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Lies in education [was Re: The "loop and a half"]


On Thu, Oct 5, 2017 at 2:22 PM, Steve D'Aprano
<steve+python at pearwood.info> wrote:
> It is, I think, an example of a stupid English language folklore that people
> repeat unthinkingly, even though the counter-examples are obvious and common.
> Like "I before E except after C", which is utter rubbish.

That's because it's only half the rule. I before E except after C,
when the sound is "aye" or the sound is "ee". If the sound isn't one
of those, the rule doesn't apply. So yeah, in that form, it's utter
rubbish.

(There are exceptions even to the longer form of the rule, but only a
handful. English isn't a tidy language.)

> But vowels and constonants represent types of *sounds*, not letters, so we
> shouldn't even be talking about letters being vowels at all. (Nevertheless,
> the practice is probably too ingrained to ever completely stamp out.)
>
> The A and E in the word "are" are not vowels, since they are silent. The U
> in "unicorn" and "university" are not vowels either, and if you write "an
> unicorn" you are making a mistake.

In explaining how spelling works, it's better to talk in terms of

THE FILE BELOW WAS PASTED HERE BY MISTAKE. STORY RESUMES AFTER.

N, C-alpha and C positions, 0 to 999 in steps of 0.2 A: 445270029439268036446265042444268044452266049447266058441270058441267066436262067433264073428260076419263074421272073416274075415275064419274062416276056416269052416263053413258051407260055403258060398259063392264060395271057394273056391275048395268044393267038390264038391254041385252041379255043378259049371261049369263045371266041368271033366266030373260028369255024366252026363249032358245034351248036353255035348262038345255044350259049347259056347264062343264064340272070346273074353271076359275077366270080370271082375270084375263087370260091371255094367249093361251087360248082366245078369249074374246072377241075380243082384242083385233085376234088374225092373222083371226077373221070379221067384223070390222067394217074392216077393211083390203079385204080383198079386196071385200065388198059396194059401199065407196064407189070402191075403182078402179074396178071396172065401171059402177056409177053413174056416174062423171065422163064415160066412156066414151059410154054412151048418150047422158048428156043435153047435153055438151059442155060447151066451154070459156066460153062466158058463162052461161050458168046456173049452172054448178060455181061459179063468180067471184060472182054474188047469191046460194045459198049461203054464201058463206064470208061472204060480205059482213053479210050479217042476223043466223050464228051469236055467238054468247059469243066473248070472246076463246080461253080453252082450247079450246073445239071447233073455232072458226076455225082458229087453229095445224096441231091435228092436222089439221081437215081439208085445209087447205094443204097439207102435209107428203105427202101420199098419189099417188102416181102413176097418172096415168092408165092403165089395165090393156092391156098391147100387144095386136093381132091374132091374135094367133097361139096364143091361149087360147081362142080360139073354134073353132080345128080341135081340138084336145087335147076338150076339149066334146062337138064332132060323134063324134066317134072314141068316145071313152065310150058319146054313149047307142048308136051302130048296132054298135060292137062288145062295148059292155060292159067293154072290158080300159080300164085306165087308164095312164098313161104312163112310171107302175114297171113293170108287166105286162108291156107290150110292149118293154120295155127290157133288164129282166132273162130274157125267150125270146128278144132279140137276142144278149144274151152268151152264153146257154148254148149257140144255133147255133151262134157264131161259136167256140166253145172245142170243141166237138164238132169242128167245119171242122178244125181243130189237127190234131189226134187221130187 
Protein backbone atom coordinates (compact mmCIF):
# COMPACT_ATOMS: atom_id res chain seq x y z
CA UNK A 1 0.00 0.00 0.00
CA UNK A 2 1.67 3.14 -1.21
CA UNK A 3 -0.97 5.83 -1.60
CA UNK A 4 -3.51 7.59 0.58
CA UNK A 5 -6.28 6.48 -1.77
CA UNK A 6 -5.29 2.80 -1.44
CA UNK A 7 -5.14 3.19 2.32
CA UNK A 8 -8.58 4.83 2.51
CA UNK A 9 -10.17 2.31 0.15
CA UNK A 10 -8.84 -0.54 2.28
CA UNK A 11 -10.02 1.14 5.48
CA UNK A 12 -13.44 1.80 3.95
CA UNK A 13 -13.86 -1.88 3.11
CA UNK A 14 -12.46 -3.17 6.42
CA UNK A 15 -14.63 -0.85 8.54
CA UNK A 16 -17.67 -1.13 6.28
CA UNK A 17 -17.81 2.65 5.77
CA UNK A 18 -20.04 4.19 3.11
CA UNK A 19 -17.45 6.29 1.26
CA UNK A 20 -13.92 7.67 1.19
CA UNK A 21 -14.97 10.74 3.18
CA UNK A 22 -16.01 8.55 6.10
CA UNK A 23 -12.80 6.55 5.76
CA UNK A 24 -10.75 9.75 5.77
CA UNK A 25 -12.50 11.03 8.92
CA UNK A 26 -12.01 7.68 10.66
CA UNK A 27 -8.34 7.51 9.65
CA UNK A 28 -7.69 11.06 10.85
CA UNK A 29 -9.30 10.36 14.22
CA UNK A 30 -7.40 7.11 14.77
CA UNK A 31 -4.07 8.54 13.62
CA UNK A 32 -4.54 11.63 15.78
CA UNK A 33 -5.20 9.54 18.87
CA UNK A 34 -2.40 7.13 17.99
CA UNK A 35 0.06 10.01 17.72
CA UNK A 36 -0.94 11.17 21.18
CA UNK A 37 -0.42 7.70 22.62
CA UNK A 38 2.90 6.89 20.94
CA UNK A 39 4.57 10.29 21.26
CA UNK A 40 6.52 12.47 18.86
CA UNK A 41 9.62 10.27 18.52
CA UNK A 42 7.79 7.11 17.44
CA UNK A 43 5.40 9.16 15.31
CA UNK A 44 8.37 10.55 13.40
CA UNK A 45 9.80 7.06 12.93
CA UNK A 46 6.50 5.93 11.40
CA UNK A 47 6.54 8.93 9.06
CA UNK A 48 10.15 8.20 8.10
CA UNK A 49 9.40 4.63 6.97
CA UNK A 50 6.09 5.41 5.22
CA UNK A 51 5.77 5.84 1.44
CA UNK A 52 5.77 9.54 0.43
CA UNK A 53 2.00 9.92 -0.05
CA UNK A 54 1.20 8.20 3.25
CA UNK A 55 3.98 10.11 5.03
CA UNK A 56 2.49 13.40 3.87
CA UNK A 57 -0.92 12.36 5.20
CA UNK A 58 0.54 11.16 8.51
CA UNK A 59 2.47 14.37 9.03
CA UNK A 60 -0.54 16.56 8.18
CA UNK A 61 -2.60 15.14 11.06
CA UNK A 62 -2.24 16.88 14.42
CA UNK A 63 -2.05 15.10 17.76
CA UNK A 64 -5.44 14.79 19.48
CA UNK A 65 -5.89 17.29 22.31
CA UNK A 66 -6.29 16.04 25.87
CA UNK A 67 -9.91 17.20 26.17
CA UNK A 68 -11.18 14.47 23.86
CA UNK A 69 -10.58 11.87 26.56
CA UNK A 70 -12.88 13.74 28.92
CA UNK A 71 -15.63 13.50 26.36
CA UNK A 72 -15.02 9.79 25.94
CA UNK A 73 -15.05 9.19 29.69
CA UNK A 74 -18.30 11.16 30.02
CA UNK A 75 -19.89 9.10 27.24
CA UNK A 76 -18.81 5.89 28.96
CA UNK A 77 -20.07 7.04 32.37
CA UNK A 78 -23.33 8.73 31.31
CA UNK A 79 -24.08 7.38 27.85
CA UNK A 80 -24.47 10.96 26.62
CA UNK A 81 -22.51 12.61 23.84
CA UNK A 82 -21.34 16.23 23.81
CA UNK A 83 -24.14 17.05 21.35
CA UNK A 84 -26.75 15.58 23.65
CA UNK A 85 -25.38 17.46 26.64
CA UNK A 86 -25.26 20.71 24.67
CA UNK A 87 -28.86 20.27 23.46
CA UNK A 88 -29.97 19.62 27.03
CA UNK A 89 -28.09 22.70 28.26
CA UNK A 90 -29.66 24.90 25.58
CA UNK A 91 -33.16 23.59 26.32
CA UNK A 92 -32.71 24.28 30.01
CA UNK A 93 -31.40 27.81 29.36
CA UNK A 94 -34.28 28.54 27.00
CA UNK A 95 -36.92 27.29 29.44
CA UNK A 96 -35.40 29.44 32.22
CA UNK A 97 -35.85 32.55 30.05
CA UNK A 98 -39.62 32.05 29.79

*phonograms*, not letters. In Turkish, they correspond almost
perfectly - each letter makes a sound on its own - but in English,
there are a good number of two-letter phonograms, and a few longer
ones. I'm sure nobody here will be surprised to think of "th" as a
phonogram, but of course it isn't always so; in the word "courthouse",
the two letters happen to abut, but are in separate syllables. In your
example, "are" has two phonograms: "ar", and a silent "e". That said,
though, none of this matters in contexts like game shows. If you'd
like to buy a vowel, people are going to look VERY strangely at you
when you ask for "w". And you can't choose the letter ? ("thorn") and
expect to get both the "t" and the "h" given to you. No, you work with
the basic 26 ASCII Latin letters in most contexts, and the only
uncertain one is "Y".

> The UK invaded and occupied neutral Iceland in 1940, handing over control to
> the USA in 1941. Despite signing an agreement in 1948 to leave within 6
> months, US military forces actually did not finally leave Iceland, and return
> full sovereignty to the Icelander government, until 2006.

Huh. I didn't know that part.

> In the East, while Japan did take the first overtly military action against
> the US, the US had (in some sense) first engaged in hostile behaviour against
> Japan by unilaterally imposing, and enforcing, sanctions on Japan.
>
> (I make no comment on whether such sanctions were justified or not, only that
> they can be seen as a form of aggressive economic warfare.)

Economic warfare is different from military action, though. Economic
sanctions may be a precursor to war but they are not the first blow in
warfare.

However, that's off topic for this list.

ChrisA